A properly framed questionnaire can elicit information on all types of dampness and the actual source and extent of water damage, namely, poor building construction, pipe leakage, floor ooze, and water drained in the surroundings,. Questions related to dampness are retrospective in nature that collects relevant information for the past few years. Questions used by different studies in different regions for the assessment of dampness and definition of the symptoms are given in [Table 1].
Table 1: Questions used to assess dampness and definition of the symptoms used by various studies in different geographic conditions

Click here to view


Irrespective of the region, the most common questions used by various studies were about the moisture stain, mold odor, and the visible mold. Additional questions can be framed based on the conditions prevailing in those geographical regions. The common questions would be:

  1. “Have there been any incidences of moisture stains in the wall during the last 1–2 years in your house?”
  2. “Was there any perception of pungent, moldy, musty, or stuffy odor in your dwelling in the last 1–2 years?”
  3. “Did you have any occurrence of visible mold in your home in the last 1–2 years?”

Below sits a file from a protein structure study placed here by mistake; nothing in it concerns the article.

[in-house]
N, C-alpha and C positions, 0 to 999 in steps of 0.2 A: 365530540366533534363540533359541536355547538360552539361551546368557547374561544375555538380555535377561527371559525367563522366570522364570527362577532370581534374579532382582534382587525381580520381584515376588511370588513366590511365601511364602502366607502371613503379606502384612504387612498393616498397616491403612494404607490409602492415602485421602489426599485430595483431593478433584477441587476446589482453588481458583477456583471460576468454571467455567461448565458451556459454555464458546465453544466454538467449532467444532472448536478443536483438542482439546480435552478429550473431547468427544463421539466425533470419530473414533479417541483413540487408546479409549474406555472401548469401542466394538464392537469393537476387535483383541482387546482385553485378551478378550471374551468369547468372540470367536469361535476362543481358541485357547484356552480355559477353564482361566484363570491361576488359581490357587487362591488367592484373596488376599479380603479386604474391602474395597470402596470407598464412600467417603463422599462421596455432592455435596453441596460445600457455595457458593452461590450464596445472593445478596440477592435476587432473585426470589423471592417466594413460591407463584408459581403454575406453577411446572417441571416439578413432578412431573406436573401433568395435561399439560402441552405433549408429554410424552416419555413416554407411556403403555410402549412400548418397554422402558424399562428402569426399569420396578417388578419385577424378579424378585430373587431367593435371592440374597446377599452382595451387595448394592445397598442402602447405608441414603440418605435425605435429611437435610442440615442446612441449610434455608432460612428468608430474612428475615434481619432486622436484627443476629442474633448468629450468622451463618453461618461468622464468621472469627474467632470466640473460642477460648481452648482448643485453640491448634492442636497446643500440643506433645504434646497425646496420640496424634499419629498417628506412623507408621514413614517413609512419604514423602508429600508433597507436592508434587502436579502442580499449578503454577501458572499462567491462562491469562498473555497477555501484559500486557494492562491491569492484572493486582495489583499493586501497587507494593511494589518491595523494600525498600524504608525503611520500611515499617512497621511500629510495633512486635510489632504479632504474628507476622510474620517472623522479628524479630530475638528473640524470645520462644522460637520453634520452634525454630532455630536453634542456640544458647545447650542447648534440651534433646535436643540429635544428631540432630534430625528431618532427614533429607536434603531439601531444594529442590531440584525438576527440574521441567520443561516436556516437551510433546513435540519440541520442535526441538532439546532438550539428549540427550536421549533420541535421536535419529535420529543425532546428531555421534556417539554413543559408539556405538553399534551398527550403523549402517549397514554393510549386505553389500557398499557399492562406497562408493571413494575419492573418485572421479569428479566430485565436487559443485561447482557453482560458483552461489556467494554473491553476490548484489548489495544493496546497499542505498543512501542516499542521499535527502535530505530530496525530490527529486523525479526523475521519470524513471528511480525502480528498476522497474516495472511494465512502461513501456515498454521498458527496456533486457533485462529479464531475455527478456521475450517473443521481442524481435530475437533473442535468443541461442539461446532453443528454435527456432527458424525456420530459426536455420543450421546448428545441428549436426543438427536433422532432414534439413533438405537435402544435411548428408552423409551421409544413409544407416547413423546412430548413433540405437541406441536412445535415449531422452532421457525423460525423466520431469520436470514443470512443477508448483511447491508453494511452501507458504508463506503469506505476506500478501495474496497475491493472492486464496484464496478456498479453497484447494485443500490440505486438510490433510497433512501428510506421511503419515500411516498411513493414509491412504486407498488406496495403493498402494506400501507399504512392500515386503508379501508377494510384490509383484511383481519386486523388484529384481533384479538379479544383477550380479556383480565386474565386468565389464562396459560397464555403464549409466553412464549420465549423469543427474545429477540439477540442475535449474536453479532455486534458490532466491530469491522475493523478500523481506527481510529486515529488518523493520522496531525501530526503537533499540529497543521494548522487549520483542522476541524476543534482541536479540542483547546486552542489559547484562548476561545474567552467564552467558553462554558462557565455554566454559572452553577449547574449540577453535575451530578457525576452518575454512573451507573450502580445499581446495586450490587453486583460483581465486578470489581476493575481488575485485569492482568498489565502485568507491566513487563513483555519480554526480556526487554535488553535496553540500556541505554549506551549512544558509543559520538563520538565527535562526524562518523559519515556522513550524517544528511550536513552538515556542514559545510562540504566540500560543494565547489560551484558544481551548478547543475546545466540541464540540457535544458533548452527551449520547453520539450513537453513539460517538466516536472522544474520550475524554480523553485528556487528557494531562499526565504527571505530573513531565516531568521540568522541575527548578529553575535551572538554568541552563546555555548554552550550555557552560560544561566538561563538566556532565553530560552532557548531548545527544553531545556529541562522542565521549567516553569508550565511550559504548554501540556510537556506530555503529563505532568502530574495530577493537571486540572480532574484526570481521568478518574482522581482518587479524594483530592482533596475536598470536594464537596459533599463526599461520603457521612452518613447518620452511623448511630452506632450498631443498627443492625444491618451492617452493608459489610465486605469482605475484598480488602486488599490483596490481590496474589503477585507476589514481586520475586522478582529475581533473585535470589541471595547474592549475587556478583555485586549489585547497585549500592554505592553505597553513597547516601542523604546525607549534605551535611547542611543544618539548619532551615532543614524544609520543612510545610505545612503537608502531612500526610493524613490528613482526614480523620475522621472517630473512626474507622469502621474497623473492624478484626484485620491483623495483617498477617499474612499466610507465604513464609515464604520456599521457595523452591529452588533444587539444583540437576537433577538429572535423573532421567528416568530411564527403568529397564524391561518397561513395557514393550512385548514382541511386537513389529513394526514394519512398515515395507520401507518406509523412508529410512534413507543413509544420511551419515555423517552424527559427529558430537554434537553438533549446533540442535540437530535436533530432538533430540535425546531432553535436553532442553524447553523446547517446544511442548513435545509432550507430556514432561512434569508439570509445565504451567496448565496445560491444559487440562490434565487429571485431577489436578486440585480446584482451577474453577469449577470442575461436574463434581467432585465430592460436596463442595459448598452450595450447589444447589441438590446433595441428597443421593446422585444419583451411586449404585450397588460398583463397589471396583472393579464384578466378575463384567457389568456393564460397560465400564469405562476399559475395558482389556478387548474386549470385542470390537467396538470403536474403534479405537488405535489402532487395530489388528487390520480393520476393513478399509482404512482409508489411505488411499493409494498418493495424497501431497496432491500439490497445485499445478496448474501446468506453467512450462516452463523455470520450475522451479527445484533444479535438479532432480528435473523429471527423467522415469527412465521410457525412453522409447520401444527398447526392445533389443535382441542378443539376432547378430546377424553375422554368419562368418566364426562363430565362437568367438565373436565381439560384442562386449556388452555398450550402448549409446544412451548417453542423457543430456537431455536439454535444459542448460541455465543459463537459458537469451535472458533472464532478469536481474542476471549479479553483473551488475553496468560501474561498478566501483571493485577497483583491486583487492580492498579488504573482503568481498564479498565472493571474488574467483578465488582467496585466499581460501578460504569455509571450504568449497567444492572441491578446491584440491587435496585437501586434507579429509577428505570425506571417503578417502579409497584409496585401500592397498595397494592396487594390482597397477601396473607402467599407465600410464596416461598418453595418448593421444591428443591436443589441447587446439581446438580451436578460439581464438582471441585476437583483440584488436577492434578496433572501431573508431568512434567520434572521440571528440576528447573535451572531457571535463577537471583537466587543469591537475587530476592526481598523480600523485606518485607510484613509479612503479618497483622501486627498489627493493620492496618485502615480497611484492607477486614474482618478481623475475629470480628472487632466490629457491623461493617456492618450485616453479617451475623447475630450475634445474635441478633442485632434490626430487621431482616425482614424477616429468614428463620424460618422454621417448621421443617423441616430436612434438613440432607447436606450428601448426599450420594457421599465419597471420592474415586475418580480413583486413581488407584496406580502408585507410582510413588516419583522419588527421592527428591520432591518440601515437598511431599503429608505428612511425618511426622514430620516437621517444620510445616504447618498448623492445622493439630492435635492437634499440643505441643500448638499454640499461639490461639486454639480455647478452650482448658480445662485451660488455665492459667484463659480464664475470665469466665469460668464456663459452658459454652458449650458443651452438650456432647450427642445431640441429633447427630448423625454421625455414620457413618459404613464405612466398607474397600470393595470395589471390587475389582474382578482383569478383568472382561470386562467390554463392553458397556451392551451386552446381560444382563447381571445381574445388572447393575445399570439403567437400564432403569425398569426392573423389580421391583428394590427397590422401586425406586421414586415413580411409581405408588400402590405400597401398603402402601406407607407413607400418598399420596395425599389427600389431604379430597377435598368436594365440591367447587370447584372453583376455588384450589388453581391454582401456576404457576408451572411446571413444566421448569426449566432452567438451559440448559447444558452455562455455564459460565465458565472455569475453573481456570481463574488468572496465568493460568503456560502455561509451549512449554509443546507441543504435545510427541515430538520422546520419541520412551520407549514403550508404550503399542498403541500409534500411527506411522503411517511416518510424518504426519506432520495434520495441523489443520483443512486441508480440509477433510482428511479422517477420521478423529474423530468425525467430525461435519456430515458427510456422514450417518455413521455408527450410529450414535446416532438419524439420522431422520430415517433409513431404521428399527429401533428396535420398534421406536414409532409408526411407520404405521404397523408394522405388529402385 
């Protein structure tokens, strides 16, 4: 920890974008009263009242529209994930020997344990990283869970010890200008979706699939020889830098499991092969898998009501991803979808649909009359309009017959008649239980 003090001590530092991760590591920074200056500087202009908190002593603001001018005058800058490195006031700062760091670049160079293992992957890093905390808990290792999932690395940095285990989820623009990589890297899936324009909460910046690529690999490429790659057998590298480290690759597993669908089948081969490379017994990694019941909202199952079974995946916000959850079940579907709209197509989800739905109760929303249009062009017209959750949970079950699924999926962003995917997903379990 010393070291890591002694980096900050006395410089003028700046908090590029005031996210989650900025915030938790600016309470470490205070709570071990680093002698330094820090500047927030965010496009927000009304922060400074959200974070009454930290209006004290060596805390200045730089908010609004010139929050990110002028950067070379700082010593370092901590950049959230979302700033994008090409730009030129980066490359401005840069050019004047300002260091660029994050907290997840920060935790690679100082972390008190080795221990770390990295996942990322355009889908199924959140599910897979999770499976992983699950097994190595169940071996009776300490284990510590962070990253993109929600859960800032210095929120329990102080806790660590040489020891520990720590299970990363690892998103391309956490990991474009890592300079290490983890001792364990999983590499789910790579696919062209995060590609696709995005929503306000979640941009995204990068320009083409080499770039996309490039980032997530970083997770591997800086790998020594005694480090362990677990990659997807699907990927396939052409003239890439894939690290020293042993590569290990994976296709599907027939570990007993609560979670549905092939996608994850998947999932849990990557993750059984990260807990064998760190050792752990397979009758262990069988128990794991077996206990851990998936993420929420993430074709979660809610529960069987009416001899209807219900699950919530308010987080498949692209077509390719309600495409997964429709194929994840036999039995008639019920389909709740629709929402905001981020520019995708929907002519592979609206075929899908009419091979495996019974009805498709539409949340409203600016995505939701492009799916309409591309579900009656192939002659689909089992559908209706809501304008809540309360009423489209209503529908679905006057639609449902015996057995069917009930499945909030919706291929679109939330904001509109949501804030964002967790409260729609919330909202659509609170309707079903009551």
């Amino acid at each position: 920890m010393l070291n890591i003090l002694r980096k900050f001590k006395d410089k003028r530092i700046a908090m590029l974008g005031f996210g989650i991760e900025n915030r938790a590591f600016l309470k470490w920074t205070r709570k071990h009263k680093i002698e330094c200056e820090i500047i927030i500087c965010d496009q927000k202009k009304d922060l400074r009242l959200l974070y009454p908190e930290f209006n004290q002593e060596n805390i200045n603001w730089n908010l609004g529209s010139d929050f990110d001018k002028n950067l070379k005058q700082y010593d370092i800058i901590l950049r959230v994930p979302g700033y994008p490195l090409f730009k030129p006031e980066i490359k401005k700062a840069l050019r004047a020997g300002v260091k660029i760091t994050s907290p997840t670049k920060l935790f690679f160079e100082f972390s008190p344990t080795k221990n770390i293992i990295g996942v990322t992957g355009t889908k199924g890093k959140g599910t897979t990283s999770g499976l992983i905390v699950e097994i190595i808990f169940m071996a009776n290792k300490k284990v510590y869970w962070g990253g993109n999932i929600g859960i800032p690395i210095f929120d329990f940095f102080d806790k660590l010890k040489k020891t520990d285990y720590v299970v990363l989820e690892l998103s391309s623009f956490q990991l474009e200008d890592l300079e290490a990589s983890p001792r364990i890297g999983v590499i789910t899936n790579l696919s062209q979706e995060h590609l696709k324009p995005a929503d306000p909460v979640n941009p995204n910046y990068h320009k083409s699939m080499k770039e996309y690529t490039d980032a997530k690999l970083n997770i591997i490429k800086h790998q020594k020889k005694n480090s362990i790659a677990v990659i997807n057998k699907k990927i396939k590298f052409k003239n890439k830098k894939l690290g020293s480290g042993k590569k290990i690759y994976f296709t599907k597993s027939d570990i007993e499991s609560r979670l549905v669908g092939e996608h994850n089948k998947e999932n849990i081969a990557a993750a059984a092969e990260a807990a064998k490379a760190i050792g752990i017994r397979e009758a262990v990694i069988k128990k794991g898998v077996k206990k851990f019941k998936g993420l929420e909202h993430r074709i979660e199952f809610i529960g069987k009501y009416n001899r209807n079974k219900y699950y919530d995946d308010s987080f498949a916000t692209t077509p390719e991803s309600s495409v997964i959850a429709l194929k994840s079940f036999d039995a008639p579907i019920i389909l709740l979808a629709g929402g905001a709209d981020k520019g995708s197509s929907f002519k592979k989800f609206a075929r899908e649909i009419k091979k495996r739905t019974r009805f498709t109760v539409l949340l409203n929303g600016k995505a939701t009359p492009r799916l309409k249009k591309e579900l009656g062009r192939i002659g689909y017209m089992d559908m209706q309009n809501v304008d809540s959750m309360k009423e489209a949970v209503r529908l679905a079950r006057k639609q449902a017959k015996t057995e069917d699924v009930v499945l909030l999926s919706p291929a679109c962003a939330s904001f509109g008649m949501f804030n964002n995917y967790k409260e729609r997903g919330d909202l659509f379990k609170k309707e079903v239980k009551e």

The previous studies done in the geographical zone with similar climatic conditions must be used as starting point for questionnaire preparation with further customization of the questionnaire to collect relevant information.

The need for a customized questionnaire for tropical setting

Although few studies in tropical settings that reported dampness are available, a study instrument is needed exclusively that can be best applicable in tropical developing countries that has diverse climatic zones and conditions.

Prevailing condition in India

The climatic condition of India and household environment is diverse with numerous sources for dampness [Figure 2]. India experiences a wide range of climatic conditions, high relative humidity, varied household types, various fuel usage, improper remediation measures, and unhygienic conditions responsible for developing indoor dampness in buildings.
Figure 2: Common sources of indoor dampness in Indian household. (a) Unhygienic conditions (b) poor building construction s unfurnished walls or leaky roofs or poor joints (c) floor ooze (d) leaky pipelines (e) improper drainage system (f) age of the building

Click here to view


Household survey